The European Union agreed on Monady on sanctioning Iran's oil exports and freezing assets of Iran's central bank, as part of western efforts to pressure Tehran to make concessions in its controversial nuclear programme.
The measures include an immediate ban on new contracts for Iranian crude oil and petroleum products. Existing contracts will be allowed to run until July.
Some 80 per cent of Iran's foreign revenue comes from oil exports and any measures or sanctions that affect its ability to export oil could hit its economy hard. With output of about 4 million barrels per day, Iran is the second largest producer in Opec.
While the new sanctions are expected to be "painful" for such an oil-rich country, they are not likely to lead to a major shift in Iran's nuclear behaviour especially as Tehran still has the support of some other powers, mainly Russia, political experts say.
"Imposing sanctions on Iran's oil constitutes a major threat to the [country's] economy," said Cairo-based expert on Iran affairs Ahmad Kamel.
"But the problem with the European Union move, despite its importance, is the level of commitment of some [other] countries that have agreements with Iran, mainly Russia and China," Kamel told Gulf News.
"If both Russia and China are not committed to these sanctions, I believe its impact will be very limited."
The EU imported some 600,000 barrels of Iranian oil per day in the first 10 months of last year, making it a key market alongside India and China, which coolly reacted to American pressure to stop oil imports from Iran.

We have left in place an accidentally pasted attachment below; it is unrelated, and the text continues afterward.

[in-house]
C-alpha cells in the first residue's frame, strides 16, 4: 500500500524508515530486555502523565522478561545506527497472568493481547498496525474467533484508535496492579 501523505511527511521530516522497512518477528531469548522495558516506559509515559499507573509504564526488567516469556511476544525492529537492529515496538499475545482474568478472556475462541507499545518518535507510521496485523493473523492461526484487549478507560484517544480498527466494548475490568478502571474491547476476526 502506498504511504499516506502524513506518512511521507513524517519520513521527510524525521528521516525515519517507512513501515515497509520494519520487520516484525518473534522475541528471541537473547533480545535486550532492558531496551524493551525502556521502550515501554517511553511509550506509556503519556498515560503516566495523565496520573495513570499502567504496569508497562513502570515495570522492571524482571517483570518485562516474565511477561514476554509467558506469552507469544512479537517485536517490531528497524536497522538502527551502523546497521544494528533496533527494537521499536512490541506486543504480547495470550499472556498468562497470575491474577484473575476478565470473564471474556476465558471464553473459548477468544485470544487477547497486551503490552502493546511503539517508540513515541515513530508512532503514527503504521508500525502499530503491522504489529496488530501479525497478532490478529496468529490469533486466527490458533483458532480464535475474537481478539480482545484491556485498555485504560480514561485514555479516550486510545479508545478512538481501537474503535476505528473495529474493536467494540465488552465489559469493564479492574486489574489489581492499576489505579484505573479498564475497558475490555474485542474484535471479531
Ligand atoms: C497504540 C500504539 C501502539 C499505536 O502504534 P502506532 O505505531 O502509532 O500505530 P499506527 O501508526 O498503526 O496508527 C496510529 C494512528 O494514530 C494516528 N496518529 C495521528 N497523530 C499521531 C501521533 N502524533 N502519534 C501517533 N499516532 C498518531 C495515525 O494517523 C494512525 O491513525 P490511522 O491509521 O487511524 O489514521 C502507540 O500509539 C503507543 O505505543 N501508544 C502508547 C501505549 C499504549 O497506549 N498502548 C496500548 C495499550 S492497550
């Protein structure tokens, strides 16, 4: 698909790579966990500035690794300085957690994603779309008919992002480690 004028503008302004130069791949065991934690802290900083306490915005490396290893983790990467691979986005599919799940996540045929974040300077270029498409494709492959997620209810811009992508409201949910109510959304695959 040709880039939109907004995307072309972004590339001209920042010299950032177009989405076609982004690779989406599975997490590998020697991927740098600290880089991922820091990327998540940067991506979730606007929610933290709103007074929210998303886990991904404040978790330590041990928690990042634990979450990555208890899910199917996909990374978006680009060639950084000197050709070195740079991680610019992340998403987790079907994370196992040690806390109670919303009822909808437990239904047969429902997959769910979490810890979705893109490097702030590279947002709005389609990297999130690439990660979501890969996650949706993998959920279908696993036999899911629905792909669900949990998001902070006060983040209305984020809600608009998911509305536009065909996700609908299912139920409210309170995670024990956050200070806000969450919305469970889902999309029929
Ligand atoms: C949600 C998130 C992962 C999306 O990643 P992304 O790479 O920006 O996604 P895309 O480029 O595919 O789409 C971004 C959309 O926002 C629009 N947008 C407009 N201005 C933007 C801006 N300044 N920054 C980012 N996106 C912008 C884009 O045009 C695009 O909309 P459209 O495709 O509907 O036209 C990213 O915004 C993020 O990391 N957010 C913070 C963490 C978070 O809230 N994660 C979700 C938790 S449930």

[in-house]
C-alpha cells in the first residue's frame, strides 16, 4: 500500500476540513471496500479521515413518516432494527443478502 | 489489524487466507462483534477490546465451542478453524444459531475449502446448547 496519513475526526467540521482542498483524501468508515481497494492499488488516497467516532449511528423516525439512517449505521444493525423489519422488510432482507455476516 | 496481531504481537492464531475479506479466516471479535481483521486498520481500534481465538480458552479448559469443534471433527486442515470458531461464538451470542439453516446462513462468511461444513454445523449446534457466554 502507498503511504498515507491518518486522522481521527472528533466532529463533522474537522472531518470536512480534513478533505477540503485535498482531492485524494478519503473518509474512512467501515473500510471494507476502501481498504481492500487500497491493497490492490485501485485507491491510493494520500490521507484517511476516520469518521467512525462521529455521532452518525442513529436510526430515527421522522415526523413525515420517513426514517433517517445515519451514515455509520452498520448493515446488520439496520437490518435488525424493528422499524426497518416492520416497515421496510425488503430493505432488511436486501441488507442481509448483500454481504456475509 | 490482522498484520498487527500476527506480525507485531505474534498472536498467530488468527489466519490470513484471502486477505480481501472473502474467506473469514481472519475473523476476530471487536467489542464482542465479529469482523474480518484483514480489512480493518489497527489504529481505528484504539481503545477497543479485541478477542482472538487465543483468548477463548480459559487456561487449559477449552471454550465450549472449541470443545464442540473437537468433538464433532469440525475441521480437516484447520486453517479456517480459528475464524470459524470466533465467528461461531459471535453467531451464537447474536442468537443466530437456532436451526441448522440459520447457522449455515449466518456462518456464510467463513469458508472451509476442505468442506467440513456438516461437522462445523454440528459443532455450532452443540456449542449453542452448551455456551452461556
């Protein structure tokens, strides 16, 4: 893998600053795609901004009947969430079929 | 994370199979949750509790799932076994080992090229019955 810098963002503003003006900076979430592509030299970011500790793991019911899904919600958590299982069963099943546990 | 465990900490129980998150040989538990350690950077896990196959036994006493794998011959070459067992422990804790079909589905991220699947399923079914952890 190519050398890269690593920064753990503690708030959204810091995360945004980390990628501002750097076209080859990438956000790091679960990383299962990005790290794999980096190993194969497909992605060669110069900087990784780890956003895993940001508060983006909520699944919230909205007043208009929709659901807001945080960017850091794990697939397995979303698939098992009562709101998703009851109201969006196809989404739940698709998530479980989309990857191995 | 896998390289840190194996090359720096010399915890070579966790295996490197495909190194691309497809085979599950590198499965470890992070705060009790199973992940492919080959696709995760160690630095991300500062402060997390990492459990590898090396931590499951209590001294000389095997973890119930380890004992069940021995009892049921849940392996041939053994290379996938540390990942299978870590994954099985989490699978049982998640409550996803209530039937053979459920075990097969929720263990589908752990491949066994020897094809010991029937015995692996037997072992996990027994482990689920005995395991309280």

The European sanctions are "painful for any economy" including Iran, as it targets boycotting the oil sector, freezing dealings with the central bank and halting gold commerce, noted Mahjoub Zweiri, a political expert at Qatar University.
However, the "European move is gradual, not immediate. The oil embargo could take more than 6 months to go into effect", Zweiri explained to Gulf News.
Zweiri, moreover, doubts a shift in Iran's nuclear plans, which is the aim of the European move. Tehran's nuclear programme has raised fears in western circles that it is intended to make a nuclear bomb.
"The pressure of sanctions is designed to try and make sure that Iran takes seriously our request to come to the table," EU foreign policy chief Catherine Ashton said.
The European sanctions come after a set of American sanctions were passed recently.
"Since the beginning of its nuclear programme in 2002, Iran hasn't made any clear concessions. On the contrary, the more pressures it is subjected to, the more it talks about new [nuclear] breakthroughs," said Zweiri.